High-level stroke care lim­ited in Connecticu­t

The News-Times - - FRONT PAGE - By Lisa Backus

Get­ting to the hospi­tal quickly af­ter suf­fer­ing a stroke im­proves your chances of sur­vival, but in Connecticu­t there are ar­eas where ac­cess to the top level of stroke care is lim­ited, health ex­perts say.

Two hos­pi­tals, Yale New Haven Hospi­tal’s main cam­pus and Hart­ford Hospi­tal, are na­tion­ally cer­ti­fied as Com­pre­hen­sive Stroke Care Cen­ters, pro­vid­ing the high­est level of stroke care avail­able, which in­cludes 24-hour ac­cess to neu­ro­log­i­cal prac­ti­tion­ers and the abil­ity to per­form com­plex en­dovas­cu­lar ther­a­pies, in­clud­ing thrombec­tomies and en­dovas­cu­lar coil­ing of an aneurysm, among other surg­eries.

Yale and Hart­ford hos­pi­tals are two of only 178 cer­ti­fied na­tion­ally as com­pre­hen­sive stroke cen­ters, ac­cord­ing to The Joint Com­mis­sion, which cer­ti­fies hos­pi­tals.

But when time is crit­i­cal, trav­el­ing to New Haven or Hart­ford can be a risky com­mute from the north­west­ern and north­east­ern parts and other parts of the state, where hos­pi­tals cer­ti­fied in stroke care are sparse.

In all, the state has 23 hos­pi­tals that are cer­ti­fied in some level of stroke care, up from 16 in 2013.

Nine­teen hos­pi­tals — in­clud­ing Norwalk Hospi­tal, Stam­ford Hospi­tal, St. Vin­cent’s Med­i­cal Cen­ter in Bridge­port, Bridge­port Hospi­tal, Dan­bury Hospi­tal, Green­wich Hospi­tal, Mid­dle­sex Hospi­tal in Mid­dle­town — are cer­ti­fied as pri­mary stroke cen­ters, and are equipped to do brain scans, ad­min­is­ter clot­bust­ing drugs (IV-tPA) and pro­vide neu­ro­sur­gi­cal ser­vices.

In ad­di­tion to Yale and Hart­ford Hospi­tal, UConn Health John Dempsey Hospi­tal in Farm­ing­ton, St. Fran­cis Hospi­tal & Med­i­cal Cen­ter in Hart­ford, Stam­ford Hospi­tal, Dan­bury Hospi­tal are among the fa­cil­i­ties that per­form thrombec­tomies, ac­cord­ing to a mem­ber of the state’s Stroke Ad­vi­sory Com­mit­tee . A com­plete list was not avail­able. The Joint Com­mis­sion does not re­quire pri­mary stroke cen­ters to per­form thrombec­tomies.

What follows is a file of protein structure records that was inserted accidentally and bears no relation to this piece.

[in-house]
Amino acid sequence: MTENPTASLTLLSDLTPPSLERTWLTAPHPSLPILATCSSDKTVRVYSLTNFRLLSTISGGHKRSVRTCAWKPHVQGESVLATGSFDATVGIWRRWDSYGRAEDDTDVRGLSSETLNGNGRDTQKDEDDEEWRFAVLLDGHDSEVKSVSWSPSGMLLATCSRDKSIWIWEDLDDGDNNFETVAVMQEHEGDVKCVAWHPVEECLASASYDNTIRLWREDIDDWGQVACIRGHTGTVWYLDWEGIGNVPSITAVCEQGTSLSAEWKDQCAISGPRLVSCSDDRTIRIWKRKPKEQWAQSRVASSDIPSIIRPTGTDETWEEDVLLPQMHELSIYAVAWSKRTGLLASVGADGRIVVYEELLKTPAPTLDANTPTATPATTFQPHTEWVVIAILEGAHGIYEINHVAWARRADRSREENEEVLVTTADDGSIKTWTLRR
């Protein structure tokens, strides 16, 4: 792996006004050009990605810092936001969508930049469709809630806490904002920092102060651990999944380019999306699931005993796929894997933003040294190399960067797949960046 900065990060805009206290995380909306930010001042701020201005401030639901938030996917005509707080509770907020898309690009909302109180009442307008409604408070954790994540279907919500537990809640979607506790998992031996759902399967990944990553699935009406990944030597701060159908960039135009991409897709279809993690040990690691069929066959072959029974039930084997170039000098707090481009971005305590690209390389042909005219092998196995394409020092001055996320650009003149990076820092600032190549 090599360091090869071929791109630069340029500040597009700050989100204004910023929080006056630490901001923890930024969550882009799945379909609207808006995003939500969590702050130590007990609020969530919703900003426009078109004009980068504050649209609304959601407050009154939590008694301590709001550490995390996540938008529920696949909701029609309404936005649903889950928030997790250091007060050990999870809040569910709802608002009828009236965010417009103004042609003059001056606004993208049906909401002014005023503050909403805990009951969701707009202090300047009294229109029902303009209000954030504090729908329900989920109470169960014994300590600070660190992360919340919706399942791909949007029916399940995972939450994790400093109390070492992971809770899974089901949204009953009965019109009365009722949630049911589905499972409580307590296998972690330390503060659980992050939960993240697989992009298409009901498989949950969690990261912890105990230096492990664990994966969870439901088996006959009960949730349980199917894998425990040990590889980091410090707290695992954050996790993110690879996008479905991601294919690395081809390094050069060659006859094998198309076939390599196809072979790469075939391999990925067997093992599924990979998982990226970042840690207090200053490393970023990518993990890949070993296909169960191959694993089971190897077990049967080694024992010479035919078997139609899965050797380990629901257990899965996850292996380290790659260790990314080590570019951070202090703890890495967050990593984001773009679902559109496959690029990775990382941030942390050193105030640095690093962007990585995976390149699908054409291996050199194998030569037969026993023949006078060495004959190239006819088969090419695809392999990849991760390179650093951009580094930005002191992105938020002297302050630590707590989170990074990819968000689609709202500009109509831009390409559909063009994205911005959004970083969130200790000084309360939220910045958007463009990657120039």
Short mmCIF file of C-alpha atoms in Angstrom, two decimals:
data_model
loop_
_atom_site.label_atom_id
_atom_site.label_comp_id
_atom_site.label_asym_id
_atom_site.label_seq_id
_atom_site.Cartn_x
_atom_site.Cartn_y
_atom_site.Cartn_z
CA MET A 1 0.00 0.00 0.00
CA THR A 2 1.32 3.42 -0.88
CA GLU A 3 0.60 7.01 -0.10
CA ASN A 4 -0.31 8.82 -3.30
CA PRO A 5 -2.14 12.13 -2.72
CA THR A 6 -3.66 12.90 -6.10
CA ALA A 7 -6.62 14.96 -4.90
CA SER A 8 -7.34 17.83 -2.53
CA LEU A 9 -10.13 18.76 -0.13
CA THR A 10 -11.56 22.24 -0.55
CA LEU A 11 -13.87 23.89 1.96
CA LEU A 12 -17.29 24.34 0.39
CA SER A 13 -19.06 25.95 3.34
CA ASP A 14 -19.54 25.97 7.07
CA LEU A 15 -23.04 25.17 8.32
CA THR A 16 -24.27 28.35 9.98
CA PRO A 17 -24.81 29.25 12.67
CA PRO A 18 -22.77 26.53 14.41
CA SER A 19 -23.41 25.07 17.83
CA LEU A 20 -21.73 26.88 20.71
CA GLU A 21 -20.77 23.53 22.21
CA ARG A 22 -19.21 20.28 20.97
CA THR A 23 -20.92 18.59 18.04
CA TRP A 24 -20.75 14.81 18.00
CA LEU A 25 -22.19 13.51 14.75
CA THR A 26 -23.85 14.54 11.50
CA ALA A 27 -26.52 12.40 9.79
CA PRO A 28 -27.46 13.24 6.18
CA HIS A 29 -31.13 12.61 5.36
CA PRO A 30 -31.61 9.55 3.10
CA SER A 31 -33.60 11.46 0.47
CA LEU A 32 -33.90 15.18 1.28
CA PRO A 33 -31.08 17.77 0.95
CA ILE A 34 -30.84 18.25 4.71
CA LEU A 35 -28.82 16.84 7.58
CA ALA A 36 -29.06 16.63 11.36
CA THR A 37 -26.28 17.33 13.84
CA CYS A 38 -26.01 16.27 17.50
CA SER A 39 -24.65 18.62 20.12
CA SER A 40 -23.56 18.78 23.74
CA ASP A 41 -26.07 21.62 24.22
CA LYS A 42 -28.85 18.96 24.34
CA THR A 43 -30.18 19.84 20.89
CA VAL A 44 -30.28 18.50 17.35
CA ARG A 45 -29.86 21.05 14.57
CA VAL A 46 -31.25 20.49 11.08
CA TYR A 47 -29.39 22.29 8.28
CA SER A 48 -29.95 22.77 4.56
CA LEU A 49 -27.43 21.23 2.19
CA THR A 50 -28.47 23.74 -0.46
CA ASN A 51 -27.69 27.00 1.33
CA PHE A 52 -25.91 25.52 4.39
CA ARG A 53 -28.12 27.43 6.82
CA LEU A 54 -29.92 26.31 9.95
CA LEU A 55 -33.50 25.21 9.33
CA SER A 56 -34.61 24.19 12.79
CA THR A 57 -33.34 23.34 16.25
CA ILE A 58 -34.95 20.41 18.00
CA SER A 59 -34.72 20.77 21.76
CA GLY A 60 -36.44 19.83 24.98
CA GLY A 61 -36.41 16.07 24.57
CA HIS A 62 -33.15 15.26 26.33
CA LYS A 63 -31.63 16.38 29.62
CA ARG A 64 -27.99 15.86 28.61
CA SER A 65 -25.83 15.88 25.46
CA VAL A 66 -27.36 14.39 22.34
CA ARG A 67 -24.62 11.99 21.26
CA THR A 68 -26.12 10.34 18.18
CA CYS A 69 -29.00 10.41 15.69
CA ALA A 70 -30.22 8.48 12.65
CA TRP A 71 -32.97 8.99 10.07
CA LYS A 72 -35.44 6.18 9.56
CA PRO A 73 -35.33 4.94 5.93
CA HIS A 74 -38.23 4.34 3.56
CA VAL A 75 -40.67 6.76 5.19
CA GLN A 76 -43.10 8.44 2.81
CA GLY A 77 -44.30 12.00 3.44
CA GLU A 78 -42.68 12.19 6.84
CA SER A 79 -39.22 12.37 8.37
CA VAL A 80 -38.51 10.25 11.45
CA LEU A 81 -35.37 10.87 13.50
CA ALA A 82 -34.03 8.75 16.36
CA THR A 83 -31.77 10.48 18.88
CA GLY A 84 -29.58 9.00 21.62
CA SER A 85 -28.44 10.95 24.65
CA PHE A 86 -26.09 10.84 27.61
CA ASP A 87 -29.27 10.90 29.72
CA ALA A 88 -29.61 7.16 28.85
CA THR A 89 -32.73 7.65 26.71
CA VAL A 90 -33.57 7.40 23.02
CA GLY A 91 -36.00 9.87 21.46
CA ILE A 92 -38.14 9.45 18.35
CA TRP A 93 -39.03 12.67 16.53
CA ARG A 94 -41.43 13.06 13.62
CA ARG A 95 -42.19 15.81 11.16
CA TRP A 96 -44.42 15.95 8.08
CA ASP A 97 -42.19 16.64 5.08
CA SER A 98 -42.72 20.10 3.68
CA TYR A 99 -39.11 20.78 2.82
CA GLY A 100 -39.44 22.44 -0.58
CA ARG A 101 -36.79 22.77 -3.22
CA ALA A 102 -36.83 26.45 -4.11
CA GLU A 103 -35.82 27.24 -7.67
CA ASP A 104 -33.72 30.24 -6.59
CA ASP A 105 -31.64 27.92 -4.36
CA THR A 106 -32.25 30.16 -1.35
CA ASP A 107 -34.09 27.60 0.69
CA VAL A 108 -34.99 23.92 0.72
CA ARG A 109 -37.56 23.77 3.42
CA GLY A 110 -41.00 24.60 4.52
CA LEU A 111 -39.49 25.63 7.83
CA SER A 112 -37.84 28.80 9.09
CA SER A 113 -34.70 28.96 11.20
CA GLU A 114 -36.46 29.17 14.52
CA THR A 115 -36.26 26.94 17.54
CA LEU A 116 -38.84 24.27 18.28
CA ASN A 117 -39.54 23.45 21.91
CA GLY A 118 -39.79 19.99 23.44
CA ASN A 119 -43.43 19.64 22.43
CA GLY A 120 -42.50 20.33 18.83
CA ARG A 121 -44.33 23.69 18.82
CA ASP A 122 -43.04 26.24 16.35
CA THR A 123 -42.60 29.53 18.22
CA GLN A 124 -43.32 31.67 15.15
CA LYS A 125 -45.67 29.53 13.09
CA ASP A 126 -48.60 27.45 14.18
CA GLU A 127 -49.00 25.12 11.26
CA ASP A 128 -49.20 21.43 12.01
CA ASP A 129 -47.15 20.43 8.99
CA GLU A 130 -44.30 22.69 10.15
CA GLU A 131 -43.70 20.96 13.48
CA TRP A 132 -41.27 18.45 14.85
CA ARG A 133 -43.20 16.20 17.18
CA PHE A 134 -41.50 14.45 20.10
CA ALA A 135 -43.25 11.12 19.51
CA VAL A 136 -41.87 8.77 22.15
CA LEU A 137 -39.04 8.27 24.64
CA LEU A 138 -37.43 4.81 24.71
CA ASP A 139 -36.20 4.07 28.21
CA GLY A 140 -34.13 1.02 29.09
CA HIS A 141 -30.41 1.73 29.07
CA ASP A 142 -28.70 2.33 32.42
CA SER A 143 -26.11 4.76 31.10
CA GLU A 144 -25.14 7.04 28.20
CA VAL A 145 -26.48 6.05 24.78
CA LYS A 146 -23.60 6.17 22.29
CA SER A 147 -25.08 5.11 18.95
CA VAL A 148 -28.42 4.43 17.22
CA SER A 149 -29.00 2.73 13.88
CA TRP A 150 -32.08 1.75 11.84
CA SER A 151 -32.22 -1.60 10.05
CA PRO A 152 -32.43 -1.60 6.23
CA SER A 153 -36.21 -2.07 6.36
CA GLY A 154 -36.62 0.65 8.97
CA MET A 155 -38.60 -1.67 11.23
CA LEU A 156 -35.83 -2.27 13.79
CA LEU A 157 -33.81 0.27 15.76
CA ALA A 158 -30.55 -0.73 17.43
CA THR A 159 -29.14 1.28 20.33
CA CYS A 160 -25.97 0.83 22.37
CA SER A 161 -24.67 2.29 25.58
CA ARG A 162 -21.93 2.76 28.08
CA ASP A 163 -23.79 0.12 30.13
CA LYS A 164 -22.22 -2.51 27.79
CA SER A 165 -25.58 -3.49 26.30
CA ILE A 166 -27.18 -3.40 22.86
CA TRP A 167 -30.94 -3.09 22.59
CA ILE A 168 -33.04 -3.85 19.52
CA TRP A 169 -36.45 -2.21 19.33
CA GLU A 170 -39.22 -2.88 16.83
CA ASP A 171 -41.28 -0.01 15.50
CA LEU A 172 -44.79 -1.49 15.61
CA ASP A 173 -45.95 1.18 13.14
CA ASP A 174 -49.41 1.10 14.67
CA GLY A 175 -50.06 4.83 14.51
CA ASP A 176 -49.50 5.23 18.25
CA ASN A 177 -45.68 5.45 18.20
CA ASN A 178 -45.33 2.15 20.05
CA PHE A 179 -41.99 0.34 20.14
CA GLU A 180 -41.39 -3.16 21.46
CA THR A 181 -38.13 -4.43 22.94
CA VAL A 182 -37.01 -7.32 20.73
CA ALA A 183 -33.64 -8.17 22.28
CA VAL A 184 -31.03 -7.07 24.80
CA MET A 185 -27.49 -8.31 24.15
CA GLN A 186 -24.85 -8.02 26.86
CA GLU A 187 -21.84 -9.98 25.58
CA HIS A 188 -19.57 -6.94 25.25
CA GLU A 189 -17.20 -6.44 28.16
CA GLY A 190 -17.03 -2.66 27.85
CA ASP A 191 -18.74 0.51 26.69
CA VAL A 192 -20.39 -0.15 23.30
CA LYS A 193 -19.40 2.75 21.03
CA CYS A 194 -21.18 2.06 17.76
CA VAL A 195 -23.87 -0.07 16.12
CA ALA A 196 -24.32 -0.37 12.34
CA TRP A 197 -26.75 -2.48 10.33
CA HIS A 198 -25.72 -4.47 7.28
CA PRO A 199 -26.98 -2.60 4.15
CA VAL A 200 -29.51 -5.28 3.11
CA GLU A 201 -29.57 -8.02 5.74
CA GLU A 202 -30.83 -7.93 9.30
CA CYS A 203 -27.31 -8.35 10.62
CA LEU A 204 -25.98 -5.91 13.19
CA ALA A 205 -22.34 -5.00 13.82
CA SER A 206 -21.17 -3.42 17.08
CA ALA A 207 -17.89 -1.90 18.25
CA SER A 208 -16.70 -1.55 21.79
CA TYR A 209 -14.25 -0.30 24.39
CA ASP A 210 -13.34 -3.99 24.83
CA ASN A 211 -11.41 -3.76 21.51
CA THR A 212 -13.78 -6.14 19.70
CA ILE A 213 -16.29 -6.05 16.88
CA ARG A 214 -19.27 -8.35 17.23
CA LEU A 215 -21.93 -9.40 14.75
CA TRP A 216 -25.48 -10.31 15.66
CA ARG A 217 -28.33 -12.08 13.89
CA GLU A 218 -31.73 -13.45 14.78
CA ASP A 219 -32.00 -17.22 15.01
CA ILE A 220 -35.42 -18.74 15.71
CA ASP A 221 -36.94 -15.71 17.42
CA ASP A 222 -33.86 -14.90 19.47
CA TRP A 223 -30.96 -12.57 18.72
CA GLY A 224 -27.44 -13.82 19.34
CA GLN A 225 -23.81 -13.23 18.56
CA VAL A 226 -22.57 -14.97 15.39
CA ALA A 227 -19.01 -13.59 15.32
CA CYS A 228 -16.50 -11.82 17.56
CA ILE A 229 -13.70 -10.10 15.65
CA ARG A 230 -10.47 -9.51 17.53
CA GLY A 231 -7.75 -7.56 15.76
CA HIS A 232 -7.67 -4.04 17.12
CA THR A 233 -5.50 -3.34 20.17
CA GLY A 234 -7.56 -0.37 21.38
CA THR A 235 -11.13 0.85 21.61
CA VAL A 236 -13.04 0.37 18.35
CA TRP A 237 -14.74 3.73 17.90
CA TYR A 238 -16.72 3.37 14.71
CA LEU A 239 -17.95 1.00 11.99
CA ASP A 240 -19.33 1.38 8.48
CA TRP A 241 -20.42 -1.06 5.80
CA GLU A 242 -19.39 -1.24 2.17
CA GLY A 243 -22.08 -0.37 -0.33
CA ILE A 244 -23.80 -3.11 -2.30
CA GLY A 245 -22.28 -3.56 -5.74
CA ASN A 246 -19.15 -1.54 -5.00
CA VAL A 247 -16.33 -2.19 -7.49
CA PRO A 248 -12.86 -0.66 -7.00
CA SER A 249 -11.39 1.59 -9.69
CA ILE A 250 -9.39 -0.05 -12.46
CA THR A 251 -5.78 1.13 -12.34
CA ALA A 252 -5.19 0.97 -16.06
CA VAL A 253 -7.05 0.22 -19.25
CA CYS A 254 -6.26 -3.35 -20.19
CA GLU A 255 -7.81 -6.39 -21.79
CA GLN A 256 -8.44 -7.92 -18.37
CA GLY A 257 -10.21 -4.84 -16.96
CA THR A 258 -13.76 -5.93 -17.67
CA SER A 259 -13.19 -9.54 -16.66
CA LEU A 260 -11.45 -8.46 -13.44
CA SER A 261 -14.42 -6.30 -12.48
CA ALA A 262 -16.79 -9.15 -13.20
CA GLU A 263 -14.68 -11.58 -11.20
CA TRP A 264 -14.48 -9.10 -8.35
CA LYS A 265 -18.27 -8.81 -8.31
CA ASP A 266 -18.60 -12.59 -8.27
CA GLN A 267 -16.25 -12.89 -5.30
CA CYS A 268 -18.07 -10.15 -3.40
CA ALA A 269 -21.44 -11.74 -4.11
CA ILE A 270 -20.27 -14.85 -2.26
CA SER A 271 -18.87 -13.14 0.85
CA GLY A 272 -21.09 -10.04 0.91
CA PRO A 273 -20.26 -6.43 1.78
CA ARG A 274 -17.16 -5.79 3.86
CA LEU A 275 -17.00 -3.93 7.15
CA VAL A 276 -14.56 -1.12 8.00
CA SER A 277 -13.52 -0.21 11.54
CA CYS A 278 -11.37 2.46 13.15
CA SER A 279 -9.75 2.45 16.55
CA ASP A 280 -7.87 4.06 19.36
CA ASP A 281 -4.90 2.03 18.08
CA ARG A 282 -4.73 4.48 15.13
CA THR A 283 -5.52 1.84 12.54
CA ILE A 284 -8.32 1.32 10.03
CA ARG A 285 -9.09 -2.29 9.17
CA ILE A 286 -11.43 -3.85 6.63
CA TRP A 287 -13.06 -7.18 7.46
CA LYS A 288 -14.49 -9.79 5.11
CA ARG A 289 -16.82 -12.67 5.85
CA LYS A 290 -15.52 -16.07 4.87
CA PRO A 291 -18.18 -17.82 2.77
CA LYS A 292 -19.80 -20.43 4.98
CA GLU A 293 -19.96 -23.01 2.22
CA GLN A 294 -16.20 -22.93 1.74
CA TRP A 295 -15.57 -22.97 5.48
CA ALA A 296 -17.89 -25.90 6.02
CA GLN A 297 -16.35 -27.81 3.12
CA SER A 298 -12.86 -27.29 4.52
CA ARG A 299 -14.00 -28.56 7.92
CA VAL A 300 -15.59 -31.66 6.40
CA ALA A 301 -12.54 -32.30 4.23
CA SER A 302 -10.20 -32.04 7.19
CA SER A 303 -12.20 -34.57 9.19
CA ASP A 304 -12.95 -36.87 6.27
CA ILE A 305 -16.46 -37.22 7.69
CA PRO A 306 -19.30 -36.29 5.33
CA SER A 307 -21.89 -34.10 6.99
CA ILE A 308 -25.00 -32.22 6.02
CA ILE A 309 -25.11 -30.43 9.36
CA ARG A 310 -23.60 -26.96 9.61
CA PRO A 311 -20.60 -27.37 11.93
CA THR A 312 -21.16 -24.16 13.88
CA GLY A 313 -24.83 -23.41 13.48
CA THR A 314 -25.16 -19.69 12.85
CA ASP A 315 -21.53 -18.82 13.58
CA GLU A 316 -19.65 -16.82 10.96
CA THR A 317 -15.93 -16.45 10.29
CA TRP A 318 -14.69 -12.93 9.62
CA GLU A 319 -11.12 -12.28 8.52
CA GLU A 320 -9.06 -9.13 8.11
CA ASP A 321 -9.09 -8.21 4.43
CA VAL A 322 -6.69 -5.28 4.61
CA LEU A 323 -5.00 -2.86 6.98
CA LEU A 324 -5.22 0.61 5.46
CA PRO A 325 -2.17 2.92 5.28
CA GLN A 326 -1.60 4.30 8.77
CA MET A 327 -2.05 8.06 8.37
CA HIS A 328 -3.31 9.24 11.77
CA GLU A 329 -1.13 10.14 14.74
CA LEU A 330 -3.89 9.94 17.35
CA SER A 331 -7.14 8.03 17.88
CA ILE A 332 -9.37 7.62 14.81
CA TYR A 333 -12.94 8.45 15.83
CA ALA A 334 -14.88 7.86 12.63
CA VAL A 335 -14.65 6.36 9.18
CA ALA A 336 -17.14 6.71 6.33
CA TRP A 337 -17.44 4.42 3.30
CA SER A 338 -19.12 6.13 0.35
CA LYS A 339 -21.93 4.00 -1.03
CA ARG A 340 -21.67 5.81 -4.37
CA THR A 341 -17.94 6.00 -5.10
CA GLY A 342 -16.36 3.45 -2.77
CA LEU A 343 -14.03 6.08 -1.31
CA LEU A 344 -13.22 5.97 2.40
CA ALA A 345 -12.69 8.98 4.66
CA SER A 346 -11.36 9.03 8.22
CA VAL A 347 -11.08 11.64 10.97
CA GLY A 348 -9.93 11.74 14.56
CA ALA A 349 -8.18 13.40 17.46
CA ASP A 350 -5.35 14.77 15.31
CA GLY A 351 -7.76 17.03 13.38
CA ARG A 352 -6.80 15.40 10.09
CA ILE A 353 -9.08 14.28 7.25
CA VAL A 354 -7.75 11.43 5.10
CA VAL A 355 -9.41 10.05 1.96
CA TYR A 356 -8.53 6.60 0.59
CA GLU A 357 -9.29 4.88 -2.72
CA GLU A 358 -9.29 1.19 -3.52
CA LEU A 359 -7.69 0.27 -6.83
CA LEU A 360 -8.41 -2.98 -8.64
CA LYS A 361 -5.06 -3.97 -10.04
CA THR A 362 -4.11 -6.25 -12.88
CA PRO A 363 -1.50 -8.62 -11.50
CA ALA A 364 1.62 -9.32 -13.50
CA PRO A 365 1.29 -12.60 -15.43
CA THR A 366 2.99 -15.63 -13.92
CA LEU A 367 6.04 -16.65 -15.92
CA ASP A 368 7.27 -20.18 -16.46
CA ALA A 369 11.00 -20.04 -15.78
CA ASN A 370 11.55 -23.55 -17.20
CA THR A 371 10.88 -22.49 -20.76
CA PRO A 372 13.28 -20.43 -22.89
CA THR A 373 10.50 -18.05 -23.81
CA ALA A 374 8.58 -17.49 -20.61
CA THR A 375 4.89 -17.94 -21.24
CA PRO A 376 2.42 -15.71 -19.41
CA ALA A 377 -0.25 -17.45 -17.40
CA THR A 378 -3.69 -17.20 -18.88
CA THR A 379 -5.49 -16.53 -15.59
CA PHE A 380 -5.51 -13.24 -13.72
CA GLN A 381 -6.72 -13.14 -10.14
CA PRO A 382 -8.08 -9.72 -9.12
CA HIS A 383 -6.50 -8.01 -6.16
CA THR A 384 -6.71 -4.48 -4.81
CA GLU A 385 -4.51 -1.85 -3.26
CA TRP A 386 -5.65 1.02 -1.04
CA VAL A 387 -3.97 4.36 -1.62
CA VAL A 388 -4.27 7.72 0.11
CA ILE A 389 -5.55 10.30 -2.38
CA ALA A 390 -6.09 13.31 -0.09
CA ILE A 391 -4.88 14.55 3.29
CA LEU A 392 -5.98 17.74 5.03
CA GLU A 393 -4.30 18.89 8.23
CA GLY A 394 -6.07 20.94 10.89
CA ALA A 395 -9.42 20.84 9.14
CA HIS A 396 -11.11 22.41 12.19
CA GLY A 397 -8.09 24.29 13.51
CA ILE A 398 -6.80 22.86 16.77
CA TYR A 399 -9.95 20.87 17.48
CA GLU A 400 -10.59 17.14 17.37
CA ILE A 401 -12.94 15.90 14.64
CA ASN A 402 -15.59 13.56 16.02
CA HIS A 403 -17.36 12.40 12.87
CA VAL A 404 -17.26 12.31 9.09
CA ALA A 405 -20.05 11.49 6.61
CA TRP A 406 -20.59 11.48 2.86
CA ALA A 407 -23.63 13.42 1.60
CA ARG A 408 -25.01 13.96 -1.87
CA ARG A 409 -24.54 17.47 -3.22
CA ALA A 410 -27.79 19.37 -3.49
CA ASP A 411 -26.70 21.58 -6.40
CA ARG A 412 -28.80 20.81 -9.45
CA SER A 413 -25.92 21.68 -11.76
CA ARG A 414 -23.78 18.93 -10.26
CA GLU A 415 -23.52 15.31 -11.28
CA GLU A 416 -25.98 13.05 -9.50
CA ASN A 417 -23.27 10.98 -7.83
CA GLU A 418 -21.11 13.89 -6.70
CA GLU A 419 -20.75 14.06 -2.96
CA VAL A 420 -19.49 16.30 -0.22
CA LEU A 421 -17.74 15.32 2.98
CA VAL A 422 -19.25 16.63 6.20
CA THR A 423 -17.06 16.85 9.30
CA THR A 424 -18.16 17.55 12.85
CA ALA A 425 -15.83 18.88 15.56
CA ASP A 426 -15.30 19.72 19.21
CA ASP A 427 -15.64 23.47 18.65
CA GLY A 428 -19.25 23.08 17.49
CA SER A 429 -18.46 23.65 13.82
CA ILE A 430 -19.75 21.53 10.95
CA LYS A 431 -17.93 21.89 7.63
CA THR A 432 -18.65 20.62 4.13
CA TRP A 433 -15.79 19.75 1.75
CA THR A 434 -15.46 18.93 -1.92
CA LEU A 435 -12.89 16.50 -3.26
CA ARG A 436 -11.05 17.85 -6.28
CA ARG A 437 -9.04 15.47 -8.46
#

Grif­fin Hospi­tal in Derby and John­son Memo­rial Hospi­tal in Stafford Springs are cer­ti­fied as acute stroke-ready hos­pi­tals, pro­vid­ing ba­sic care, in­clud­ing ad­min­is­ter­ing drugs to break up a clot and eval­u­at­ing whether a patient needs to be trans­ferred to a pri­mary or com­pre­hen­sive stroke cen­ter.

Seven fa­cil­i­ties, Char­lotte Hunger­ford Hospi­tal in Tor­ring­ton, Bris­tol Hospi­tal, Water­bury Hospi­tal, Mil­ford Hospi­tal, New Mil­ford Hospi­tal, Wind­ham Hospi­tal in Wil­li­man­tic, and the West Haven VA, have no stroke cer­ti­fi­ca­tion.

Even with more hos­pi­tals na­tion­ally cer­ti­fied, Connecticu­t is lag­ging in some ar­eas of care, said Dr. Joseph Schindler, an as­so­ciate pro­fes­sor neu­rol­ogy and neu­ro­surgery, di­rec­tor of Acute Stroke and TeleStroke Ser­vices and di­rec­tor of the Vas­cu­lar Neu­rol­ogy Fel­low­ship Pro­gram at Yale New Haven.

“It’s left up to the hos­pi­tals to make in­vest­ment in pro­vid­ing stroke care,” Schindler said. “Connecticu­t is a cou­ple of states be­hind more pro­gres­sive states like Rhode Is­land or Mas­sachusetts when it comes to stroke care.”